Various methods are available for determining the presence or absence in a sample obtained from an individual of a particular nucleic acid sequence, for example a nucleic acid sequence which has a mutation or polymorphism that reduces or abrogates the expression or activity of a HR dependent DNA DSB repair pathway component. Furthermore, having sequenced nucleic acid of an individual or sample, the sequence information can be retained and subsequently searched without recourse to the original nucleic acid itself. Thus, for example, scanning a database of sequence information using sequence analysis software may identify a sequence alteration or mutation.
 Methods according to some aspects of the present invention may comprise determining the binding of an oligonucleotide probe to nucleic acid obtained from the sample, for example, genomic DNA, RNA or cDNA. The probe may comprise a nucleotide sequence which binds specifically to a nucleic acid sequence which contains one or more mutations or polymorphisms and does not bind specifically to the nucleic acid sequence which does not contain the one or more mutations or polymorphisms, or vice versa.
 The oligonucleotide probe may comprise a label and binding of the probe may be determined by detecting the presence of the label.
 A method may include hybridisation of one or more (e.g. two) oligonucleotide probes or primers to target nucleic acid. Where the nucleic acid is double-stranded DNA, hybridisation will generally be preceded by denaturation to produce single-stranded DNA. The hybridisation may be as part of a PCR procedure, or as part of a probing procedure not involving PCR. An example procedure would be a combination of PCR and low stringency hybridisation.
 Binding of a probe to target nucleic acid (e.g. DNA) may be measured using any of a variety of techniques at the disposal of those skilled in the art. For instance, probes may be radioactively, fluorescently or enzymatically labelled. Other methods not employing labelling of probe include examination of restriction fragment length polymorphisms, amplification using PCR, RN'ase cleavage and allele specific oligonucleotide probing. Probing may employ the standard Southern blotting technique. For instance, DNA may be extracted from cells and digested with different restriction enzymes. Restriction fragments may then be separated by electrophoresis on an agarose gel, before denaturation and transfer to a nitrocellulose filter. Labelled probe may be hybridised to the DNA fragments on the filter and binding determined.
 Those skilled in the art are well able to employ suitable conditions of the desired stringency for selective hybridisation, taking into account factors such as oligonucleotide length and base composition, temperature and so on.
 Suitable selective hybridisation conditions for oligonucleotides of 17 to 30 bases include hybridization overnight at 42° C. in 6×SSC and washing in 6×SSC at a series of increasing temperatures from 42° C. to 65° C.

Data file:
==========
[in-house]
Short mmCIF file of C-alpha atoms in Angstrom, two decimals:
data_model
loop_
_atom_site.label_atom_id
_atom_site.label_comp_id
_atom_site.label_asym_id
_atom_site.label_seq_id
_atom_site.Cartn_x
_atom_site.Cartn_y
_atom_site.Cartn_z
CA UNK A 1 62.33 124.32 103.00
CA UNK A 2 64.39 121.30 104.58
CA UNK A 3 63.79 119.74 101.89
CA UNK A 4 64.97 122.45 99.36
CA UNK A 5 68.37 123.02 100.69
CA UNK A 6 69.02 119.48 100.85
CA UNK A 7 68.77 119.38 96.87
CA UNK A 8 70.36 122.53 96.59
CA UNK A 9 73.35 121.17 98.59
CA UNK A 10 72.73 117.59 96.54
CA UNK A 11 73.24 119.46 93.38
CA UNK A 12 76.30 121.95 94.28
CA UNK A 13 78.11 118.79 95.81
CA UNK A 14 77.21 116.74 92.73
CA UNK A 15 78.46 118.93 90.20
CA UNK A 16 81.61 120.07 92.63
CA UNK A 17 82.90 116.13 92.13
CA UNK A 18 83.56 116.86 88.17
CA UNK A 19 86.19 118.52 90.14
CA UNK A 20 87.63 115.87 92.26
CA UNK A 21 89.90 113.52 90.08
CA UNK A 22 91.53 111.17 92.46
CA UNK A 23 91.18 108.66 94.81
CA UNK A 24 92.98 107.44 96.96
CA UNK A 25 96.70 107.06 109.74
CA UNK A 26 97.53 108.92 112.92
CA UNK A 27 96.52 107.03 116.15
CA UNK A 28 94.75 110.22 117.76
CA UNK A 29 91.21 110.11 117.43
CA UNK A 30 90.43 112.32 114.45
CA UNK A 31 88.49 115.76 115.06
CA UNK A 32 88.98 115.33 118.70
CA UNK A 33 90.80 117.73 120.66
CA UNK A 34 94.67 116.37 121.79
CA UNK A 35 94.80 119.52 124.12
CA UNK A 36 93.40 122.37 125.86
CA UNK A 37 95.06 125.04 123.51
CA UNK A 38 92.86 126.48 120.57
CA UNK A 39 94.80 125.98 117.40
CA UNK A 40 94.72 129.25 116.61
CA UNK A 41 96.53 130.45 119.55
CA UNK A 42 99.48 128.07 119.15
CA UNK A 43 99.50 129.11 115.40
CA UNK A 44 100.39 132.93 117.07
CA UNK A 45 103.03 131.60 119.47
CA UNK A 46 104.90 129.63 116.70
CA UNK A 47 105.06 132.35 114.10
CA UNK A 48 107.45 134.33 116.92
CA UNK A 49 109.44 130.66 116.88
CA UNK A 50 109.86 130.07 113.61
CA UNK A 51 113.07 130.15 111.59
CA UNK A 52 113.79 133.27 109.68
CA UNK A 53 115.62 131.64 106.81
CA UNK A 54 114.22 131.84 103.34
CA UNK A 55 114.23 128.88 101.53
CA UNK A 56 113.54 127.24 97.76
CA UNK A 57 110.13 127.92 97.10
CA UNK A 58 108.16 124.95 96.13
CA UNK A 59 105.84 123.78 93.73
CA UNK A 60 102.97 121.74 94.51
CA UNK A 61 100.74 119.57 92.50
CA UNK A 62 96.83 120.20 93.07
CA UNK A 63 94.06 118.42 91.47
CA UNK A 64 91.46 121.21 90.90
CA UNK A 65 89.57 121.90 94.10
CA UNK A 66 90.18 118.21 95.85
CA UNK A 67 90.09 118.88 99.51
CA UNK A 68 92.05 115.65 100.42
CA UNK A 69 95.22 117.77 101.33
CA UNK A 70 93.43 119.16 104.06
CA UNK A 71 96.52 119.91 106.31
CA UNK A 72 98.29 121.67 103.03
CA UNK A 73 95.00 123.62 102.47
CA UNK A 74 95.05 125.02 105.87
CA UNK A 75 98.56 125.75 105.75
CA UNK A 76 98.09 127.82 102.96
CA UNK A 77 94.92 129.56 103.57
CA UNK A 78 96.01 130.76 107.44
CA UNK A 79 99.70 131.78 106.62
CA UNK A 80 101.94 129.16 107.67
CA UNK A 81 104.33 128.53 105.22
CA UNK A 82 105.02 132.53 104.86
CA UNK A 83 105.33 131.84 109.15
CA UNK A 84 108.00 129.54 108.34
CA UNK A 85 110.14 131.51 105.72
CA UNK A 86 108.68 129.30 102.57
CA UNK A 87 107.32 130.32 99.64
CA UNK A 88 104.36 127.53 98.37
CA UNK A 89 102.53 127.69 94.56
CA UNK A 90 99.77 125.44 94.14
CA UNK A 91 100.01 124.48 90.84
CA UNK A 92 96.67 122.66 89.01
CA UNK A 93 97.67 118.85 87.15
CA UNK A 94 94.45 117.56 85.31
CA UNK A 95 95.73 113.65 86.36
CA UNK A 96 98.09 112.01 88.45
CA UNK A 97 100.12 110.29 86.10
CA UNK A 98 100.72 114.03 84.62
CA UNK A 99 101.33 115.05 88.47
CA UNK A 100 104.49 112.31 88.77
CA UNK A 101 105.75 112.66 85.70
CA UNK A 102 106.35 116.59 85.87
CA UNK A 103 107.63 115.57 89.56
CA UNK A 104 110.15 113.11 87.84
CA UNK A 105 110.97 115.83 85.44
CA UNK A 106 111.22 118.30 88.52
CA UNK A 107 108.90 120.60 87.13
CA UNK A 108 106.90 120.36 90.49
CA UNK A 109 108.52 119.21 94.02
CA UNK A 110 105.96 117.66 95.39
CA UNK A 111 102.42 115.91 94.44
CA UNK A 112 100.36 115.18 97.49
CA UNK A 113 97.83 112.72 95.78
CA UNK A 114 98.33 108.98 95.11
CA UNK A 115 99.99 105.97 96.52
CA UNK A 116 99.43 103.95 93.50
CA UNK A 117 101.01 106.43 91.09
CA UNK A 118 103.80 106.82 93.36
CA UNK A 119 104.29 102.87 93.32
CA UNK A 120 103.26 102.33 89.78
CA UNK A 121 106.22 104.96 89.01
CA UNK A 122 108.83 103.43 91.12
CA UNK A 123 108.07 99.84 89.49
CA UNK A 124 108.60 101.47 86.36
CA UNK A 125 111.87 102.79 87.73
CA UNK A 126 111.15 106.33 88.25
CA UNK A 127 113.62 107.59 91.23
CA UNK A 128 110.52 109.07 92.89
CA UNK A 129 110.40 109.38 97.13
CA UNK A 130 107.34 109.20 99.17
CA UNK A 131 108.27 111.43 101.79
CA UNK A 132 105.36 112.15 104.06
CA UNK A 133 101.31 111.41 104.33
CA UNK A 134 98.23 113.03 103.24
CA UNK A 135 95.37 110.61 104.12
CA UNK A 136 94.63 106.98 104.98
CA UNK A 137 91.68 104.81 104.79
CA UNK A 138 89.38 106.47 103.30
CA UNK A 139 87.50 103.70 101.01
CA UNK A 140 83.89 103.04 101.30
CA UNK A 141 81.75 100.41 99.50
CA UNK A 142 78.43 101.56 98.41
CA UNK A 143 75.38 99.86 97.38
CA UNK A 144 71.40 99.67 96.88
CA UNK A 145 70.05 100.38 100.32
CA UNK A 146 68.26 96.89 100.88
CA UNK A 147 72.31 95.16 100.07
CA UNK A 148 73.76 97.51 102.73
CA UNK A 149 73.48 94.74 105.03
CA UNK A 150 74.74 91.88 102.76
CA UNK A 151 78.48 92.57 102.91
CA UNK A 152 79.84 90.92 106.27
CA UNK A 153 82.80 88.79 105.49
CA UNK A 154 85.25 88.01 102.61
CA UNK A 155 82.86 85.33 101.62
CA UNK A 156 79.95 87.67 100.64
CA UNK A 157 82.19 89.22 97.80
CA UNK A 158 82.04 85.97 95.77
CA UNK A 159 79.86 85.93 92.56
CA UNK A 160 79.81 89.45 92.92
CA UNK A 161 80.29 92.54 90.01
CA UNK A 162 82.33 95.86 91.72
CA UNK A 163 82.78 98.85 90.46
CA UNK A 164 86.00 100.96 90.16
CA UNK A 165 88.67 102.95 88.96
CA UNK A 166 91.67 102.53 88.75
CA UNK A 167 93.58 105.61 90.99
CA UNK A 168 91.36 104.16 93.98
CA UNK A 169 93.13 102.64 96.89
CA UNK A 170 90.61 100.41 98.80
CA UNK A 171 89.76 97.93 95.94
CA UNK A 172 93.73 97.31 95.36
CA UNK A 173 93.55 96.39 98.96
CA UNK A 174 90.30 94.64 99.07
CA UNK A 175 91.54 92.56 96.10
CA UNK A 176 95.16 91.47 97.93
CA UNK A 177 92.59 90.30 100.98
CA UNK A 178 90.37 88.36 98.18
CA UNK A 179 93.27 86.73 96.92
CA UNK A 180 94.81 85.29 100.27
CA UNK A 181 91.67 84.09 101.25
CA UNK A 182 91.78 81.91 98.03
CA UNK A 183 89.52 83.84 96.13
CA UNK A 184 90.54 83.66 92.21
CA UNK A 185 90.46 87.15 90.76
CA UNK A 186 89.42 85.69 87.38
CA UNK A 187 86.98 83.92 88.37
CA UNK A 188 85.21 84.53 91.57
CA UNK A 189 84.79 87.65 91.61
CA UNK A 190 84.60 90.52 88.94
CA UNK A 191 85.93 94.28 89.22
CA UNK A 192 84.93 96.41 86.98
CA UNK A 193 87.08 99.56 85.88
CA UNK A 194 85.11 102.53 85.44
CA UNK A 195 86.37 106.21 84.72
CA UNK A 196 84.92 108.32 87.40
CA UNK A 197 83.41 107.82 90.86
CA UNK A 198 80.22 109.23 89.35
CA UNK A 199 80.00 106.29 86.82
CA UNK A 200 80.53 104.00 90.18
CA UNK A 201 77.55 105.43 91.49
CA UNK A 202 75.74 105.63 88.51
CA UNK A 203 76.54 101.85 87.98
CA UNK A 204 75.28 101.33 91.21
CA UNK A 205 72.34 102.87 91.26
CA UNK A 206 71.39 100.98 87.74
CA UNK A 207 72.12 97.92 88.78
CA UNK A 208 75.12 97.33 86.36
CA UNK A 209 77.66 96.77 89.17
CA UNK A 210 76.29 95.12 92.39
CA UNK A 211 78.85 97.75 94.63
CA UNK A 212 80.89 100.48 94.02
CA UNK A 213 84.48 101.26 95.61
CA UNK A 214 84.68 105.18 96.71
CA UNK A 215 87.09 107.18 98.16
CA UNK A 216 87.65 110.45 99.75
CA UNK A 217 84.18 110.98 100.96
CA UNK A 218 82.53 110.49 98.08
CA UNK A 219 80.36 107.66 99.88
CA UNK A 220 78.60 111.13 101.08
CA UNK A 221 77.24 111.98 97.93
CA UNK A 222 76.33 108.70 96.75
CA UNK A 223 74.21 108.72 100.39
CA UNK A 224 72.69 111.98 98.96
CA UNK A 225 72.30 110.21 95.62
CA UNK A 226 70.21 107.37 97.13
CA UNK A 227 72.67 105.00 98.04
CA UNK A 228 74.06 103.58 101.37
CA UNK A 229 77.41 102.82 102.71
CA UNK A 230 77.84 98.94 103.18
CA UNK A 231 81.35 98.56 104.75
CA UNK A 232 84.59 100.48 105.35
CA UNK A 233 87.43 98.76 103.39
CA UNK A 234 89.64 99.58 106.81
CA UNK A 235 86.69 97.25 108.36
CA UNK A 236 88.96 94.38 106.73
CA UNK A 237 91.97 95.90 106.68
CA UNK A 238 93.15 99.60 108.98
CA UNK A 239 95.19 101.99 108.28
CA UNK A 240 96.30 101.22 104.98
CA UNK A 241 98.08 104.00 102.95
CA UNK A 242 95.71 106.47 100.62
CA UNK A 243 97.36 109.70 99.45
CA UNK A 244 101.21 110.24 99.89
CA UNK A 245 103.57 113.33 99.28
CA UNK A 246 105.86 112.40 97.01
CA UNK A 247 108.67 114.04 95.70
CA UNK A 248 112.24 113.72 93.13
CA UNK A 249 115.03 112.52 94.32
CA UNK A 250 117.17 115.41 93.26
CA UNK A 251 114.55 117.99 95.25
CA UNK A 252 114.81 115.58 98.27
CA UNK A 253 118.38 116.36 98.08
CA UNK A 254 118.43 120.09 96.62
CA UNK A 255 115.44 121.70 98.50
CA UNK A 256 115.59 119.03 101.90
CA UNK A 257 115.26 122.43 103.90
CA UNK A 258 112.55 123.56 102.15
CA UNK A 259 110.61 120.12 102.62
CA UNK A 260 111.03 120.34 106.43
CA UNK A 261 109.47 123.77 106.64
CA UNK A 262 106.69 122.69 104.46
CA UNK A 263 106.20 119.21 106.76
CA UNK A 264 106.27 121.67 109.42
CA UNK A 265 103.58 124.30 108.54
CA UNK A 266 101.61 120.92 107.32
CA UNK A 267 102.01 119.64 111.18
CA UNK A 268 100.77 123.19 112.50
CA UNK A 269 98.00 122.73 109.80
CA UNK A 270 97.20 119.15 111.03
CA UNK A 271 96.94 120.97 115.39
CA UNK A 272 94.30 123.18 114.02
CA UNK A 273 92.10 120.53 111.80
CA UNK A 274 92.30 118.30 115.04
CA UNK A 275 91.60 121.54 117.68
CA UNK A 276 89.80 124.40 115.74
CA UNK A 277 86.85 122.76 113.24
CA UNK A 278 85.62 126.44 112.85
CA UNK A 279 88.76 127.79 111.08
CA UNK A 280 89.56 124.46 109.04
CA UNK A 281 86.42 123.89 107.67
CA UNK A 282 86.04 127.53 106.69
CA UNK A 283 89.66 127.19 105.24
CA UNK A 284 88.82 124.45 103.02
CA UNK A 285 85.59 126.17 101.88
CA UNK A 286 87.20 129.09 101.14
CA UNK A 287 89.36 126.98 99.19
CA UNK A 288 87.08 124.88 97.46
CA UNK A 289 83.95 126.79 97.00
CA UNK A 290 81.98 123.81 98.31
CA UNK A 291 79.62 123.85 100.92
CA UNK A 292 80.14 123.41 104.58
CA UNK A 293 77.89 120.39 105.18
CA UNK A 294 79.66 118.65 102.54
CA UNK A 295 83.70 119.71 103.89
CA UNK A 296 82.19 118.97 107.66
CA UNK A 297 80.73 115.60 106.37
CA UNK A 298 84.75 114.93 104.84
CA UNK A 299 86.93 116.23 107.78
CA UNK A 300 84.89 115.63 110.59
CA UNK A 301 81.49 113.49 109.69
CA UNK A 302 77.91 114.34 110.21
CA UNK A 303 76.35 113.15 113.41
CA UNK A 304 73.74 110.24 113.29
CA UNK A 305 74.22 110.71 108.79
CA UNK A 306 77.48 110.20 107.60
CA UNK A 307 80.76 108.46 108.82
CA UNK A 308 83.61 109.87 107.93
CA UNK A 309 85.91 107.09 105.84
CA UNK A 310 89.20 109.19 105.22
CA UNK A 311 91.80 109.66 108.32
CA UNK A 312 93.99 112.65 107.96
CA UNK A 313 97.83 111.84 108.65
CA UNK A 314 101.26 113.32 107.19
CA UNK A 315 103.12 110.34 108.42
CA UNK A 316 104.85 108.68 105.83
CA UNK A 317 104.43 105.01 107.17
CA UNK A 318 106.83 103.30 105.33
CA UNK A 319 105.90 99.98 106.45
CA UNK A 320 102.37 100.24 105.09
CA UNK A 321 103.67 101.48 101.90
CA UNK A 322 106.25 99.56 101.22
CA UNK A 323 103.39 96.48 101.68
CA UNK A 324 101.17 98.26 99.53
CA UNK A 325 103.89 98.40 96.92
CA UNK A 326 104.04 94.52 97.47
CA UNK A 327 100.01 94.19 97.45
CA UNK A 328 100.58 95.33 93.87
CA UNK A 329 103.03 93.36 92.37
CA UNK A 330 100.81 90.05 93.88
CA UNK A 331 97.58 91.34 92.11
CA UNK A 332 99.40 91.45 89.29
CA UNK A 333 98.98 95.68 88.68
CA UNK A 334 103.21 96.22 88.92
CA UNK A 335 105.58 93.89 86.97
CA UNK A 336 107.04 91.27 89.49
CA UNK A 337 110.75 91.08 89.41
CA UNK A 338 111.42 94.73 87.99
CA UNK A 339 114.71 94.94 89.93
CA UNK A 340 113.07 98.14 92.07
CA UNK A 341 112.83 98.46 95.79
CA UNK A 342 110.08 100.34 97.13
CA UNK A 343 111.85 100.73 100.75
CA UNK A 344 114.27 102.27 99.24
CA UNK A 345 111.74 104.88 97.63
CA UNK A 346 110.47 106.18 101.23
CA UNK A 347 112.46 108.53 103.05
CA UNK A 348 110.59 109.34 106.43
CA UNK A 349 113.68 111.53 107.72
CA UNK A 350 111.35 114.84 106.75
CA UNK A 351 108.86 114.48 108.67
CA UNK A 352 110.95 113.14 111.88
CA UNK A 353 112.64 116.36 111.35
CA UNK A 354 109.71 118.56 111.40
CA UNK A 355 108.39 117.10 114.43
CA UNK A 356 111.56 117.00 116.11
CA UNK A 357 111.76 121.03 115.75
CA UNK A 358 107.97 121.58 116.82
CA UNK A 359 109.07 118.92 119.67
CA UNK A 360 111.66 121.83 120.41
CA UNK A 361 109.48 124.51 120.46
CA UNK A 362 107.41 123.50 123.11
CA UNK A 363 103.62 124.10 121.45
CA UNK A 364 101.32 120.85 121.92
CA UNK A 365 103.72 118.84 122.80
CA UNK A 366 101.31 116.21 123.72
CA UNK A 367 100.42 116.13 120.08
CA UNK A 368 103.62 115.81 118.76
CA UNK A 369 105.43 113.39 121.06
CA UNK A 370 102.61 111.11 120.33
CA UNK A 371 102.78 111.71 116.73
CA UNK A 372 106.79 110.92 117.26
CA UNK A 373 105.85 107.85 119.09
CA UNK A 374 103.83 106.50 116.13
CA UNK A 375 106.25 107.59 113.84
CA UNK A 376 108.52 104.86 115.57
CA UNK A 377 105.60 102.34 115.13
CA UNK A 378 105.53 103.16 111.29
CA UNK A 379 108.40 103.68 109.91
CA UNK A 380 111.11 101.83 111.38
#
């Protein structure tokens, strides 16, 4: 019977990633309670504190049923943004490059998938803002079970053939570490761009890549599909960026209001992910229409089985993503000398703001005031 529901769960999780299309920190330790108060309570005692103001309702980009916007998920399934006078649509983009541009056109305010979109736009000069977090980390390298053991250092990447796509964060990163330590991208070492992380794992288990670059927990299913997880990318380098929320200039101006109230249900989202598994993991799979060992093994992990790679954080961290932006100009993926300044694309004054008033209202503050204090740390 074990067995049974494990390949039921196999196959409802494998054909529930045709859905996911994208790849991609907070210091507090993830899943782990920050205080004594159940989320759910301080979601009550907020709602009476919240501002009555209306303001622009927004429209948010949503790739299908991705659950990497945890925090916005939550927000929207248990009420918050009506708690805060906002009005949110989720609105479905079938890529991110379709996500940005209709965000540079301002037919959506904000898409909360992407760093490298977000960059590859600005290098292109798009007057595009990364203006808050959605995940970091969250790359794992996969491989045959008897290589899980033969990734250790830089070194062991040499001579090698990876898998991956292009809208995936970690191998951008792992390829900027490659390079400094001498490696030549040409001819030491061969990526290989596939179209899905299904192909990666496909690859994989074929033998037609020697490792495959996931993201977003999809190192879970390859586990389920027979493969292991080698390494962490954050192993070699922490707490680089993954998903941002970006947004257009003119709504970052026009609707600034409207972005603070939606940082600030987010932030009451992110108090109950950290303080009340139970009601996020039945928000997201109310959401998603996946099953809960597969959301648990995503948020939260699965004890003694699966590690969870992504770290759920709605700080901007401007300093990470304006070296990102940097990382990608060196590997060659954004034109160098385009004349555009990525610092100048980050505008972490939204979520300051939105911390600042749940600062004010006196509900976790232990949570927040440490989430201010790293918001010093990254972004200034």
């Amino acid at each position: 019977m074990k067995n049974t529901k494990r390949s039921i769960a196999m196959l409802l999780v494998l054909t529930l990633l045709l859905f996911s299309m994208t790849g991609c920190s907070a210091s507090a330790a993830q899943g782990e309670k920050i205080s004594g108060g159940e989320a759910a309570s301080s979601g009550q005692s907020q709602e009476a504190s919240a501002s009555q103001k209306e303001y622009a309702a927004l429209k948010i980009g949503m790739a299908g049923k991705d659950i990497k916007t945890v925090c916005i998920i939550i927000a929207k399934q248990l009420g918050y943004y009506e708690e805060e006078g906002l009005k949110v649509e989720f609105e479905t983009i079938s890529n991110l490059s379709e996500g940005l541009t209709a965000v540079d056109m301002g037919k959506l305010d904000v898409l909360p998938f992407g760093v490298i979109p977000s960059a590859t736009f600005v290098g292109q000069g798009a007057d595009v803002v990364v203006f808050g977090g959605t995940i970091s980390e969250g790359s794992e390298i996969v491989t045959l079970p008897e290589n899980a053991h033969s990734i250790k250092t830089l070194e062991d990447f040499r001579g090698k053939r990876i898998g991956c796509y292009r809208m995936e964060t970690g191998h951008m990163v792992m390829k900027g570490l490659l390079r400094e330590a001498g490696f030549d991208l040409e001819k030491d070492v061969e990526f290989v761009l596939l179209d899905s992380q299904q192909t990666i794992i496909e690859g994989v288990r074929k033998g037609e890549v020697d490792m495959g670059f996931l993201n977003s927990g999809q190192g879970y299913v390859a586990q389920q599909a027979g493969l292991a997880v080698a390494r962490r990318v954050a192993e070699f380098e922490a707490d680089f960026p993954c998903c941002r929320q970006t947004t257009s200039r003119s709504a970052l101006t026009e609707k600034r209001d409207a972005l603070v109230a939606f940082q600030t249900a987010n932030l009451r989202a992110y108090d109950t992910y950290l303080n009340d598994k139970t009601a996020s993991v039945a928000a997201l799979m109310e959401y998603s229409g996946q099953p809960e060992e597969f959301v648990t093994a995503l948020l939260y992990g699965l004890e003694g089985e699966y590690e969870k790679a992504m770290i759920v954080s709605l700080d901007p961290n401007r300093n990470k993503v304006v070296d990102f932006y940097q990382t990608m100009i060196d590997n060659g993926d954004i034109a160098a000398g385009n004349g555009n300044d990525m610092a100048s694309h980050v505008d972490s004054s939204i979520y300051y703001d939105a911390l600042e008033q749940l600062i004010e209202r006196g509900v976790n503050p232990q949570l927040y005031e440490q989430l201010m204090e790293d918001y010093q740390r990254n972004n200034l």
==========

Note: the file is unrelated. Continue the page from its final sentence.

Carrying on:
Other suitable conditions and protocols are described in Molecular Cloning: a Laboratory Manual: 3rd edition, Sambrook & Russell (2001) Cold Spring Harbor Laboratory Press NY and Current Protocols in Molecular Biology, Ausubel et al. eds. John Wiley & Sons (1992).
 Nucleic acid, which may be genomic DNA, RNA or cDNA, or an amplified region thereof, may be sequenced to identify or determine the presence of polymorphism or mutation therein. A polymorphism or mutation may be identified by comparing the sequence obtained with the database sequence of the component, as set out above. In particular, the presence of one or more polymorphisms or mutations that cause abrogation or loss of function of the polypeptide component, and thus the HR dependent DNA DSB repair pathway as a whole, may be determined.
 Sequencing may be performed using any one of a range of standard techniques. Sequencing of an amplified product may, for example, involve precipitation with isopropanol, resuspension and sequencing using a TagFS+ Dye terminator sequencing kit. Extension products may be electrophoresed on an ABI 377 DNA sequencer and data analysed using Sequence Navigator software.
 A specific amplification reaction such as PCR using one or more pairs of primers may conveniently be employed to amplify the region of interest within the nucleic acid sequence, for example, the portion of the sequence suspected of containing mutations or polymorphisms. The amplified nucleic acid may then be sequenced as above, and/or tested in any other way to determine the presence or absence of a mutation or polymorphism which reduces or abrogates the expression or activity of the HR dependent DNA DSB repair pathway component.
 Suitable amplification reactions include the polymerase chain reaction (PCR) (reviewed for instance in "PCR protocols; A Guide to Methods and Applications", Eds. Innis et al, 1990, Academic Press, New York, Mullis et al, Cold Spring Harbor Symp. Quant. Biol., 51:263, (1987), Ehrlich (ed), PCR technology, Stockton Press, NY, 1989, and Ehrlich et al, Science, 252:1643-1650, (1991)).
 In some embodiments, a cancer may be identified as deficient in a HR dependent DNA DSB repair by assessing the level of expression or activity of a positive or negative regulator of a component of the HR dependent DNA DSB repair pathway, such as EMSY. Expression levels may be determined, for example, by Western blot, ELISA, RT-PCR, nucleic acid hybridisation or karyotypic analysis.